A collection of 8 essays, written between 2008 and 2016 with added contemporary introductions to each, from the National Book Award–winning author of Between the World and Me, reflecting on race, Barack Obama’s presidency and its jarring aftermath—including the election of Donald Trump, and his own evolution as a writer.
We Were Eight Years in Power is Ta-Nehisi Coates’s modern book of lamentations — of a nation’s hope in tatters and change stifled by bigotry emboldened ... Coates maps his own career path from unknown blogger to revered journalist invited by Obama 'into the Oval Office to bear witness to history.' His professional ascension, including his National Book Award-winning bestseller, Between the World and Me, coincided with Obama’s presidency, and this was not a coincidence. Too many people who should have known better declared Obama’s election as the Big Bang of a post-racial America, and Coates’s probing essays about race, politics, and history became necessary ballast for this nation’s gravity-defying moment ... After spending much of this essential book looking backward, Coates stares squarely at our chaotic present in his most recent essay, 'The First White President.' It’s a scorching takedown of Trump, his calamitous presidency, and his open embrace of racism, something in which he was well versed long before he moved into the White House.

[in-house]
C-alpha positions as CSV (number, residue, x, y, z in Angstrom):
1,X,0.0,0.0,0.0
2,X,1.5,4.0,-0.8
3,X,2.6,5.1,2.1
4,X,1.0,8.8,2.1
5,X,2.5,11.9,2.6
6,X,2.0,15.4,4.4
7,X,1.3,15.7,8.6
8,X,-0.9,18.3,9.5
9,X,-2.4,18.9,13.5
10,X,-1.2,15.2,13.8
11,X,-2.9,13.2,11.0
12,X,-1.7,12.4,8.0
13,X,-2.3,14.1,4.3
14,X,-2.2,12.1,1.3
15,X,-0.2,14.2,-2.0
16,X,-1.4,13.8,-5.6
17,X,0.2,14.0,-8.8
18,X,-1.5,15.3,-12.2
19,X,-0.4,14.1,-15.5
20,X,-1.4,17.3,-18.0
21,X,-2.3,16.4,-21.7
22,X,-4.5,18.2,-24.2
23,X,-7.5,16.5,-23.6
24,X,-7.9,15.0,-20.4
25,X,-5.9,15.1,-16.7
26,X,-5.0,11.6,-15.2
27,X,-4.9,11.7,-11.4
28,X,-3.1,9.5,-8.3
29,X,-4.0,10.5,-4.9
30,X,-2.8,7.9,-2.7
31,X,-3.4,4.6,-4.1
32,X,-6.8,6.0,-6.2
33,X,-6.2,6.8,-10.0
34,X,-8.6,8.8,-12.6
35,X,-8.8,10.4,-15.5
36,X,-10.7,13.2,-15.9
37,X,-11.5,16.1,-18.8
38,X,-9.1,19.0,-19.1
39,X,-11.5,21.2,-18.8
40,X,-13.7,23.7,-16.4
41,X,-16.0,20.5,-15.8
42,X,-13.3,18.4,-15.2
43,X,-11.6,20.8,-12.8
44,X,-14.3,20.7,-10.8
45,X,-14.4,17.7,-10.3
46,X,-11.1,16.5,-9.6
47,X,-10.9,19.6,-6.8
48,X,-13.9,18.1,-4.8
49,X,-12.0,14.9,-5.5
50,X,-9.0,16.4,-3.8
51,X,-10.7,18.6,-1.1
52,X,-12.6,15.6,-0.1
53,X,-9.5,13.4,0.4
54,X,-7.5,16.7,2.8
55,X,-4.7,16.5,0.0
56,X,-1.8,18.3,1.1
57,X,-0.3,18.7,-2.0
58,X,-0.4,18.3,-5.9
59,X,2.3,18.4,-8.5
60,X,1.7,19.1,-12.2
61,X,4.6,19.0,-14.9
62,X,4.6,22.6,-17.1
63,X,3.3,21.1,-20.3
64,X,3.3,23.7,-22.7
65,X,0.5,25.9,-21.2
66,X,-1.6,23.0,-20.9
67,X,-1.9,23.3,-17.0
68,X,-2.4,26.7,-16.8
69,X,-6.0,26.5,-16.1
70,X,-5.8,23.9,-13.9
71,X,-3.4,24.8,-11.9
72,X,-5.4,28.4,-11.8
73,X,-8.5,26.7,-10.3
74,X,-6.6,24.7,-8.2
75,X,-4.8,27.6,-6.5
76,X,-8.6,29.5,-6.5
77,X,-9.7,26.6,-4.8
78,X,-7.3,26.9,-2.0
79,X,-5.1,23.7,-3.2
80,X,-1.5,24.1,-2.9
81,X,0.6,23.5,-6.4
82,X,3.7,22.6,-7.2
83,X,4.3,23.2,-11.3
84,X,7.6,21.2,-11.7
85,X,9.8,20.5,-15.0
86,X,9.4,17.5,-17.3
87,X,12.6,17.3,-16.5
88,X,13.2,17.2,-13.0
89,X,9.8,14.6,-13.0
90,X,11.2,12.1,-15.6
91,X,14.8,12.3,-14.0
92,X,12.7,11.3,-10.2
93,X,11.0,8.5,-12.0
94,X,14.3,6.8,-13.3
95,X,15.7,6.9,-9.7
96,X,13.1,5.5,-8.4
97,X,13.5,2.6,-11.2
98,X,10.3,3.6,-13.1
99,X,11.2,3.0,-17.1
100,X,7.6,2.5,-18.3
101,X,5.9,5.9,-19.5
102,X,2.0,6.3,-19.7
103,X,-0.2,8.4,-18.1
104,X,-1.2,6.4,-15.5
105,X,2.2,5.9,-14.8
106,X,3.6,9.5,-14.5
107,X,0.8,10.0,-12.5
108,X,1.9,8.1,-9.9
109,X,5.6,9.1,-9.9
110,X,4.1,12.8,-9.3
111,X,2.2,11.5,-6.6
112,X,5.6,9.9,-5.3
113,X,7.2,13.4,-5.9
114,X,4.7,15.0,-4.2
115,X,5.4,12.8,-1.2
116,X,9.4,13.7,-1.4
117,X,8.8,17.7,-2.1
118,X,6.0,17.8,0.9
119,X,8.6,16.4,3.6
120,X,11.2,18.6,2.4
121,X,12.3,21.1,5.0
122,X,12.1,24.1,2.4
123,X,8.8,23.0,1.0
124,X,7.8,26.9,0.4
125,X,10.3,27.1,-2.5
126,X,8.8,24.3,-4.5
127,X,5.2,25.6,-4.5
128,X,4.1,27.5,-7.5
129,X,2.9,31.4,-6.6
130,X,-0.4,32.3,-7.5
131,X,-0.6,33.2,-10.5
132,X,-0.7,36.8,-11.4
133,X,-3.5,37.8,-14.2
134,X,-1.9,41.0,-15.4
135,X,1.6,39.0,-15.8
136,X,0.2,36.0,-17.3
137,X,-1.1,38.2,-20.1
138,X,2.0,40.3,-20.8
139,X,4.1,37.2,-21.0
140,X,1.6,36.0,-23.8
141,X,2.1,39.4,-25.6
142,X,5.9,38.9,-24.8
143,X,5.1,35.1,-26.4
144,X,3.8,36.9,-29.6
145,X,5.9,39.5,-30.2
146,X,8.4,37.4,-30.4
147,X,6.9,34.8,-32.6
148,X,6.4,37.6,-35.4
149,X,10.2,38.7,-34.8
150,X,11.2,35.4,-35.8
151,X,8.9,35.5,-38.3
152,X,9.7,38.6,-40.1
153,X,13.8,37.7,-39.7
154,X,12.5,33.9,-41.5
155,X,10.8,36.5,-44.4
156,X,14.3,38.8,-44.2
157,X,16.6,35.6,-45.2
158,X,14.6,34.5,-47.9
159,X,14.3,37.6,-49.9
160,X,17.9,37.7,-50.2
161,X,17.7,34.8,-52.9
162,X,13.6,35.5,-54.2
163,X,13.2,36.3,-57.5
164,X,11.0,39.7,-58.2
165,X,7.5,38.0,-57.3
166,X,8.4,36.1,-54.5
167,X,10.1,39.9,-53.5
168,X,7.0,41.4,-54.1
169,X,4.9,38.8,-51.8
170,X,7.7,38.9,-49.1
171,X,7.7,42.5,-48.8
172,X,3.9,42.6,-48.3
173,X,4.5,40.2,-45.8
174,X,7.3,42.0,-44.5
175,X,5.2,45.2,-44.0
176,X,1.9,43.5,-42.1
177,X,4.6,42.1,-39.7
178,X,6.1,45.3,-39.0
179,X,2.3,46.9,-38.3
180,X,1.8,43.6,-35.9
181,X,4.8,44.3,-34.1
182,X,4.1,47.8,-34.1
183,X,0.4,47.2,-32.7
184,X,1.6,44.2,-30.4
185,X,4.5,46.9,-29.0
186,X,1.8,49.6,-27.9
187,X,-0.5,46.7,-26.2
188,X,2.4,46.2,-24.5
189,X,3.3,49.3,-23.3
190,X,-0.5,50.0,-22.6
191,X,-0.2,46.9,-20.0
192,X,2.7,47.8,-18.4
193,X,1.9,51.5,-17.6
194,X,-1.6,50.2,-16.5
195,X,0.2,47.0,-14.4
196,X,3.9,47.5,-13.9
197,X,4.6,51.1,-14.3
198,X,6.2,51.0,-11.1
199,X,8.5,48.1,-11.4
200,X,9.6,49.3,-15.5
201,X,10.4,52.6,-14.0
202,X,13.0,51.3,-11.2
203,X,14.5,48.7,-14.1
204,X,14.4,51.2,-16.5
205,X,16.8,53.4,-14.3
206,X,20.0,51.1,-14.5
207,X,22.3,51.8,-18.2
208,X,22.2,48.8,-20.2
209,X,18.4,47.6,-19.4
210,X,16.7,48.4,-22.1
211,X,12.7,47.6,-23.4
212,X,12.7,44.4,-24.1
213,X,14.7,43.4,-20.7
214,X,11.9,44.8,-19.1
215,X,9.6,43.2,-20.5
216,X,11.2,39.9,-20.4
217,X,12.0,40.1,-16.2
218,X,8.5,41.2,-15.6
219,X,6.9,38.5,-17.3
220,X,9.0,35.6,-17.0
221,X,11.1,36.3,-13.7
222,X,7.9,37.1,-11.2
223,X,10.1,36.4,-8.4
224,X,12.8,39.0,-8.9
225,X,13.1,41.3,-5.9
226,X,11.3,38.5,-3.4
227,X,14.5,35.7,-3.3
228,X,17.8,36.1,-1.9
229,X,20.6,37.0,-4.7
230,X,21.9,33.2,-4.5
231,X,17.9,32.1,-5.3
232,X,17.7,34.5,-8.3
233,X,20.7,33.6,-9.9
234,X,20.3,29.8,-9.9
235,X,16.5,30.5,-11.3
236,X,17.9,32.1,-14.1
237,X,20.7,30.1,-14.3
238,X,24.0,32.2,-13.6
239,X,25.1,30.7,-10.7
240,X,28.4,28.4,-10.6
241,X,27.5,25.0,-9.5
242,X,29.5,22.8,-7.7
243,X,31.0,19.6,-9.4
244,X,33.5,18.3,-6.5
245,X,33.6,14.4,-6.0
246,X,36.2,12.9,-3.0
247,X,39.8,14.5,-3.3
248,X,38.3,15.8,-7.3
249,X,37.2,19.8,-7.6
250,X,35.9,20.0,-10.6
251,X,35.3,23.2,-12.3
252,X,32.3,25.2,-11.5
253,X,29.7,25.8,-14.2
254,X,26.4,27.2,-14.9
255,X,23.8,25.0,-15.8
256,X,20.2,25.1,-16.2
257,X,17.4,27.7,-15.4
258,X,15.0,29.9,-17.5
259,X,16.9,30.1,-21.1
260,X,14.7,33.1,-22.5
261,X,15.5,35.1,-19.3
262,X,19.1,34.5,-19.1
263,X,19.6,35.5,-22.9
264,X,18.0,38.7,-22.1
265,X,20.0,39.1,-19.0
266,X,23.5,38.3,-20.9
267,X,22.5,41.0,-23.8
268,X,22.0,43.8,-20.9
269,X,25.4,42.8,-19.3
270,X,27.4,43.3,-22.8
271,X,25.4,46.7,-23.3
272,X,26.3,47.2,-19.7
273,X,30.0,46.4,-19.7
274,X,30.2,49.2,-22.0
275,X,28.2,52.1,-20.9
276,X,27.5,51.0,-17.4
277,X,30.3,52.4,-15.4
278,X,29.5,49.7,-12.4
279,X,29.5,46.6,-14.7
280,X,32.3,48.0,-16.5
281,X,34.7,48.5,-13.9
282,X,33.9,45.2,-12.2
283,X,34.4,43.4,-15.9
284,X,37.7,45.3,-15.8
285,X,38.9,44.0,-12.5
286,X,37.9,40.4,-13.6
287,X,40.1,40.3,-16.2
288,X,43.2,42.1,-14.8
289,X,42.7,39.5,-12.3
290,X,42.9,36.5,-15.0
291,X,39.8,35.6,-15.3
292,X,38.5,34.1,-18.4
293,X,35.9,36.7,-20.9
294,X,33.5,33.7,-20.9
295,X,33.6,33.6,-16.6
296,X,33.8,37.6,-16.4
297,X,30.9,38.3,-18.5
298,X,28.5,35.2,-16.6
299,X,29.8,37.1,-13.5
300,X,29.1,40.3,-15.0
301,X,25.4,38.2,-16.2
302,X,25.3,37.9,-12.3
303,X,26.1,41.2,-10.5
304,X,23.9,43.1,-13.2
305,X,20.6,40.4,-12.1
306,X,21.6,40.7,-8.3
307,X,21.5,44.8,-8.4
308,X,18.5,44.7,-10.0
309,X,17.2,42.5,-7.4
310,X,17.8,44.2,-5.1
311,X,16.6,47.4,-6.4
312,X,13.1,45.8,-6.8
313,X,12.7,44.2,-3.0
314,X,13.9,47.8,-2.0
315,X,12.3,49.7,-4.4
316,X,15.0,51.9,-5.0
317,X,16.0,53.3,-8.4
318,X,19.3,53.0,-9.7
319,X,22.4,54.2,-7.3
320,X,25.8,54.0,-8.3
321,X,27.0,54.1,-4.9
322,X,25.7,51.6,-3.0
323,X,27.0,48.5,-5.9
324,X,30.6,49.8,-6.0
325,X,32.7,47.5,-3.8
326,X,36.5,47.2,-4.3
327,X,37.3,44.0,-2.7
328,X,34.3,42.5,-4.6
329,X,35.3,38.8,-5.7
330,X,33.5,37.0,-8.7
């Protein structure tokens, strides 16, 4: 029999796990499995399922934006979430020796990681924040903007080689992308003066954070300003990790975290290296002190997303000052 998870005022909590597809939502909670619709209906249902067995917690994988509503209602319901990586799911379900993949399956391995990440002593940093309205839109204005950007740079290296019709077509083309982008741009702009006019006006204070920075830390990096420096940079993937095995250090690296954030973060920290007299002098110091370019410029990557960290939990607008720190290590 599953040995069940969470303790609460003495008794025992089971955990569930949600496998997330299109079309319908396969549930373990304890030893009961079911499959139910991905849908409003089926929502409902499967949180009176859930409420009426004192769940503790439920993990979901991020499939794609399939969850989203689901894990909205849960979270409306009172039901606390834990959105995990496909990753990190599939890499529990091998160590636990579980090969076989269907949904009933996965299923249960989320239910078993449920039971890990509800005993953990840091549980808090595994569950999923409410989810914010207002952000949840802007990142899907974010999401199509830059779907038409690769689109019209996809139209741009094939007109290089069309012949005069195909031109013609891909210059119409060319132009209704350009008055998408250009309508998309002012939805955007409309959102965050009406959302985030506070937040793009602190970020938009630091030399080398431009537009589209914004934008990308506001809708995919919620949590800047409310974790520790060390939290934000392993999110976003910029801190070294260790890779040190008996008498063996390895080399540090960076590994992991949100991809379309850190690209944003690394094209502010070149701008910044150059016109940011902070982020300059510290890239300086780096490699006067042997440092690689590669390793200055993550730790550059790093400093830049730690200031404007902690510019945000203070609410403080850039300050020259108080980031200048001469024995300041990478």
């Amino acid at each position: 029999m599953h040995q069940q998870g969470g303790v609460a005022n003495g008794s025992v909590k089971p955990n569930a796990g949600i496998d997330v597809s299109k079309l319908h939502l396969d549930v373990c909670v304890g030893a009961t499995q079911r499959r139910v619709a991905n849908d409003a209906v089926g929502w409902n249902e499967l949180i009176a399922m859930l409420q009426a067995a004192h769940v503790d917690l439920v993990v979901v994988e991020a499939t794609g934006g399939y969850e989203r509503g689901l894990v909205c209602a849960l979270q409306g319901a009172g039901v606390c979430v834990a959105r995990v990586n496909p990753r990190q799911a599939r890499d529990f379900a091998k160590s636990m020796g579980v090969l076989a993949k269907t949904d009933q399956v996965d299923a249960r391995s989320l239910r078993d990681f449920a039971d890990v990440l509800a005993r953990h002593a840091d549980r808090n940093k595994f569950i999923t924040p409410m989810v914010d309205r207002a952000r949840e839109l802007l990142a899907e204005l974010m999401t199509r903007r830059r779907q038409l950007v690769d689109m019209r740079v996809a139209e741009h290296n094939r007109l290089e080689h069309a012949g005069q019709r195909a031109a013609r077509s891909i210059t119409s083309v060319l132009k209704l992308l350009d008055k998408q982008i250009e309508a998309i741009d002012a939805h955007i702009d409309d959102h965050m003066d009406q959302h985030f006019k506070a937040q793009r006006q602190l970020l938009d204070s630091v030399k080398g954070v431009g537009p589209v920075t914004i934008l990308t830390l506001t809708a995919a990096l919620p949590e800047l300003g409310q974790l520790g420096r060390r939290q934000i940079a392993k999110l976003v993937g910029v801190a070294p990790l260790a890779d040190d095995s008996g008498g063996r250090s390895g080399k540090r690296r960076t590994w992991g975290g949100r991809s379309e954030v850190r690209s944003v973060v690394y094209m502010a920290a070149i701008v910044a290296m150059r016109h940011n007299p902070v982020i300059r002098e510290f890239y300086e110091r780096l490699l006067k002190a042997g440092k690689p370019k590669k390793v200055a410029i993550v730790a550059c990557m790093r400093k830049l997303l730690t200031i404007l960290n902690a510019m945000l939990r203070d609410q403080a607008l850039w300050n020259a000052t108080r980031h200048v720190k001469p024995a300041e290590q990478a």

These essays are a cross section of Coates’ work that, read with the distance of time, reveal the shifts in his thinking, even as they cover familiar concerns and questions. They also show a broadening of his perspective ... This volume serves to address other criticisms. The charge that Coates is a pessimist, all but disengaged from politics, is belied by his keen interest in compensatory justice, even if he’s doubtful of its ultimate success. The charge that Coates is writing primarily for guilty white liberals becomes laughable on its face: If Coates is writing for anyone besides himself, it is for other black people, a fact you can glean from his subjects and preoccupations ... We Were Eight Years in Power is more than a 'loose memoir'; it’s Coates giving himself a deep read, and inviting us to join him in this look at his intellectual journey. And by showcasing a range of essays—some his strongest work, others deeply flawed—he asks his readers to consider him as a writer, nothing more and nothing less.
The essays gathered in Ta-Nehisi Coates’s latest book, We Were Eight Years in Power: An American Tragedy, demand that we see the black-American experience as not incidental but central to the founding stories that makes America possible ... Coates’s writing is consistently nuanced and precise, always limited to what the writer can pull out of his own story, out of another’s, out of the archives, or out of a database ...provide a too-rare peek into the processes of a first-rate mind conversing with itself and of a man writing his way to greatness ... This book will not provide all of us with resolutions to the United States’s woes. But it is one essential modern work for a complete understanding of the American democratic process, because it is central to American storytelling.